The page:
In a major blow to a controversial wood-burning power plant in the works for the Big Island for more than a decade, Hawaii utility regulators on Thursday denied a request by Honua Ola Bioenergy to let its Hu Honua project sidestep the competitive bidding process and enter a contract to sell power to Hawaiian Electric’s Big Island subsidiary.
The Hawaii Public Utilities Commission rejected Hu Honua’s argument that giving the project special treatment would serve the public interest by noting, among other things, that Hu Honua wanted to sell power to Hawaiian Electric for much more than the going rate for power from renewable plants.
The company said it has already invested $350 million in the project.
Hu Honua can’t sidestep the competitive bidding process, the Hawaii Public Utilities Commission said.
Jason Armstrong/Civil Beat
“At $0.08-0.09/kWh, the approved AES Waikoloa Solar and Hale Kuawehi projects are less than half of the Hu Honua Project’s effective levelized price estimate of $0.221/kWh,” the PUC wrote.
The commission’s ruling technically doesn’t prevent Hu Honua from moving forward; however, in a practical sense it could be the end of the project, which had also planned to lower its costs by taking advantage of a federal tax credit that it won’t have access to because of project delays.
For its part, Hu Honua indicated the project will pack its tent for the short term, at least.
The “Public Utility Commission’s decision results in imminent layoffs of 64 current Hu Honua employees and contractors and the loss of an additional 145 positions to be filled, consisting of ancillary jobs in trucking, forestry and support services on the Big Island,” the company said in a statement.
The price Hu Honua is seeking to charge Hawaiian Electric for power is about twice what recently approved solar projects are charging, according to the Hawaii Public Utilities Commission.
Environmentalists, meanwhile, applauded the move.
“It’s a very good decision,” said Henry Curtis, executive director and vice president of the environmental organization Life of the Land. “I think it totally stops the project. They’re way overpriced.”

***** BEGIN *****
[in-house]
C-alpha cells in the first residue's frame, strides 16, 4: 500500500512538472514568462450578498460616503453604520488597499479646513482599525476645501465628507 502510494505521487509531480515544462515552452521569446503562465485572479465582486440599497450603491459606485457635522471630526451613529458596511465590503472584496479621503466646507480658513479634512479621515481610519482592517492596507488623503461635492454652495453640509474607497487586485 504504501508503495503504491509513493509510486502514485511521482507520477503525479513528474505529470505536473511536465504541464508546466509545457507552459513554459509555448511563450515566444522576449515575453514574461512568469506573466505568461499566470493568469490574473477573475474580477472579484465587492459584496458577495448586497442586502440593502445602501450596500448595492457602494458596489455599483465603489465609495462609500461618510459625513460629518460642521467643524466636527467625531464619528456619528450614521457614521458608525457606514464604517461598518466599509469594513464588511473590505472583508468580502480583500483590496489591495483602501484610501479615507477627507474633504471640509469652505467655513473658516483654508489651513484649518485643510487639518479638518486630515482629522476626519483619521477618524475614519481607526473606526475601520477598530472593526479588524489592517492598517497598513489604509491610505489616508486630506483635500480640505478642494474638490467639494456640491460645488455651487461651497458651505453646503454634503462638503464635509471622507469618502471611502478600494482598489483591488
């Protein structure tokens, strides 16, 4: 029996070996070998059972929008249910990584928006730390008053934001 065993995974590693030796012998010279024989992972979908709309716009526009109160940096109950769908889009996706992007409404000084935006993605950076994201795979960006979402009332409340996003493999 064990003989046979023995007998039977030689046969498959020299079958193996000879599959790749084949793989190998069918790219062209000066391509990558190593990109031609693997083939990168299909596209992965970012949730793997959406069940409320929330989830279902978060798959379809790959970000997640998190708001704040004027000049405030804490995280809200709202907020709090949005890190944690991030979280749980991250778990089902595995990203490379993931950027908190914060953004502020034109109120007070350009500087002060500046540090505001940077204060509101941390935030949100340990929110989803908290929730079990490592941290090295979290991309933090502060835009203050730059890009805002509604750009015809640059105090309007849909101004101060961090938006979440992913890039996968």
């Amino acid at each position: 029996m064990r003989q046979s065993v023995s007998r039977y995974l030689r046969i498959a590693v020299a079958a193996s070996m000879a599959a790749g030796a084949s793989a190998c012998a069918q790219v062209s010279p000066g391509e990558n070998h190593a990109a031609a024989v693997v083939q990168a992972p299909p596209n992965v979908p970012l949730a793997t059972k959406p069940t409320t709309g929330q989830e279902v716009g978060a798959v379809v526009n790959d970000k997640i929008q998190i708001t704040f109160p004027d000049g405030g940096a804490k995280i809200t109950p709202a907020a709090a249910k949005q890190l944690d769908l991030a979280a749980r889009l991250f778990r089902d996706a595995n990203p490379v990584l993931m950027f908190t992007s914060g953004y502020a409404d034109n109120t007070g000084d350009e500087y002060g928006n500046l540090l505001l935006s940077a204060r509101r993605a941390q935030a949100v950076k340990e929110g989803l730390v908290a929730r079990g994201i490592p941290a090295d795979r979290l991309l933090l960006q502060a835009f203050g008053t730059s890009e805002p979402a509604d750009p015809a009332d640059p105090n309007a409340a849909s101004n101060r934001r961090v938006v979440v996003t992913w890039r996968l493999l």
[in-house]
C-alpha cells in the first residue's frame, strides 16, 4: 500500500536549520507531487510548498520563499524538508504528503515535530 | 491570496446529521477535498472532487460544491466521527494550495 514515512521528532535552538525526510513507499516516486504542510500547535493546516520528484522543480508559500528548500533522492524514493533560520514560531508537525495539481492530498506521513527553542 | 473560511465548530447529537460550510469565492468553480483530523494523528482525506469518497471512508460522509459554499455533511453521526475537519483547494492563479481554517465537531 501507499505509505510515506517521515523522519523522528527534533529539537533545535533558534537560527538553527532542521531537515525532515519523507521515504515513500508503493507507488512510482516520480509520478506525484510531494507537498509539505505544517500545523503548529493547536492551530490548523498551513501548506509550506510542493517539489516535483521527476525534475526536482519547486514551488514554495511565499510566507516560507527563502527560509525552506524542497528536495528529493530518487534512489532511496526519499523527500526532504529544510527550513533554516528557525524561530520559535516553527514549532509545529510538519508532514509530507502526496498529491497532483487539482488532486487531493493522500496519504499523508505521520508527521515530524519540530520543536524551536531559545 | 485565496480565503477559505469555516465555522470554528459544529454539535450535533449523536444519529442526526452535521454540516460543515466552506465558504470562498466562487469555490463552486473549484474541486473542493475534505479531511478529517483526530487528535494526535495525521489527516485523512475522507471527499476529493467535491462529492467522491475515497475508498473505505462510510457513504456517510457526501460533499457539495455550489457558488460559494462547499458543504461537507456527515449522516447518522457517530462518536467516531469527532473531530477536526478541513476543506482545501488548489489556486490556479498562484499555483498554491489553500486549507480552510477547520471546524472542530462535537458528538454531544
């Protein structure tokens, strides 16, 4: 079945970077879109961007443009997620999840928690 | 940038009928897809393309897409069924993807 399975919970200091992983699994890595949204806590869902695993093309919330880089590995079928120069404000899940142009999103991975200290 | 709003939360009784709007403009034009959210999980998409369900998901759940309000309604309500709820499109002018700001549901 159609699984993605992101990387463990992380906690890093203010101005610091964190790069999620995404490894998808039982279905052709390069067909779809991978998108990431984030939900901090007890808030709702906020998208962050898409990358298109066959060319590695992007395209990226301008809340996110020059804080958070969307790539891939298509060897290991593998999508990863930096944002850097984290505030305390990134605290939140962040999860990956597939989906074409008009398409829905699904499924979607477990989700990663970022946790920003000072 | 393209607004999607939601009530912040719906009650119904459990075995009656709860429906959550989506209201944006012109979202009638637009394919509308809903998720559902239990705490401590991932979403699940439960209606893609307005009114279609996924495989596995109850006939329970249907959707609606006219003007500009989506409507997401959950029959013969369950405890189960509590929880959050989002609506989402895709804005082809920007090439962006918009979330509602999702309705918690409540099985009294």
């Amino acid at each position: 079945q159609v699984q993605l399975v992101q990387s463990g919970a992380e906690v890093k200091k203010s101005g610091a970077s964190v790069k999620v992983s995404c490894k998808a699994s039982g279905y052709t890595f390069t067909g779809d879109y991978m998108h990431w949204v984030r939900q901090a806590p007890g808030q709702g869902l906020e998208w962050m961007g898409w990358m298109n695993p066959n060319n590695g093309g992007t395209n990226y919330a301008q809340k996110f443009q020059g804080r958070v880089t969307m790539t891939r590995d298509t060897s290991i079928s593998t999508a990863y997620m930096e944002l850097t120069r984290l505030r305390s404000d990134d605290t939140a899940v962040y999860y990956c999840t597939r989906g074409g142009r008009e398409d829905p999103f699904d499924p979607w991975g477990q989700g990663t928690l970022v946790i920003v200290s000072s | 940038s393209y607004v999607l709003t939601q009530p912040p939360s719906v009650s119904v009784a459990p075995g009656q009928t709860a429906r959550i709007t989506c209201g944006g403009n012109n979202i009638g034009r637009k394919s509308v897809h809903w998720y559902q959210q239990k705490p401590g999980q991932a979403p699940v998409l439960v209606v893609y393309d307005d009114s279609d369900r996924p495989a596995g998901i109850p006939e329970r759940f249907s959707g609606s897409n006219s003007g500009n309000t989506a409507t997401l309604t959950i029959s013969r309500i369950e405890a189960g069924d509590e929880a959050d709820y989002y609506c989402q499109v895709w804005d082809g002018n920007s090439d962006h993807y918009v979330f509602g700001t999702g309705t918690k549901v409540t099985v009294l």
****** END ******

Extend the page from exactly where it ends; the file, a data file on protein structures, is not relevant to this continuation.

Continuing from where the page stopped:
Hawaii’s energy policy calls for largely weaning itself from fossil fuel used to produce electricity by 2045. To that end, Hawaiian Electric has been issuing requests for proposals from third-party developers who would build primarily wind and solar farms and sell the power to Hawaiian Electric for a certain amount, approved by the commission.
These RFPs have attracted an enormous response. The latest round, for instance, led to 16 new projects being selected for Oahu alone under the competitive bidding process. But Hu Honua has been seeking permission to sidestep the bidding process.
Hu Honua’s project fits the state’s legal definition of a renewable energy project because it would burn biomass instead of a fossil fuel like oil, gas or coal. Still, environmentalists opposed the project, saying it still would generate greenhouse gas emissions.
Hu Honua has been in the works since 2008, and although it had gotten various approvals in that time, the project was marked by fits and starts. In 2016, for example, Hawaiian Electric terminated a contract — known as a power purchase agreement, or PPA — it had signed to buy power from Hu Honua saying the project had failed to meet construction milestones laid out in the contract.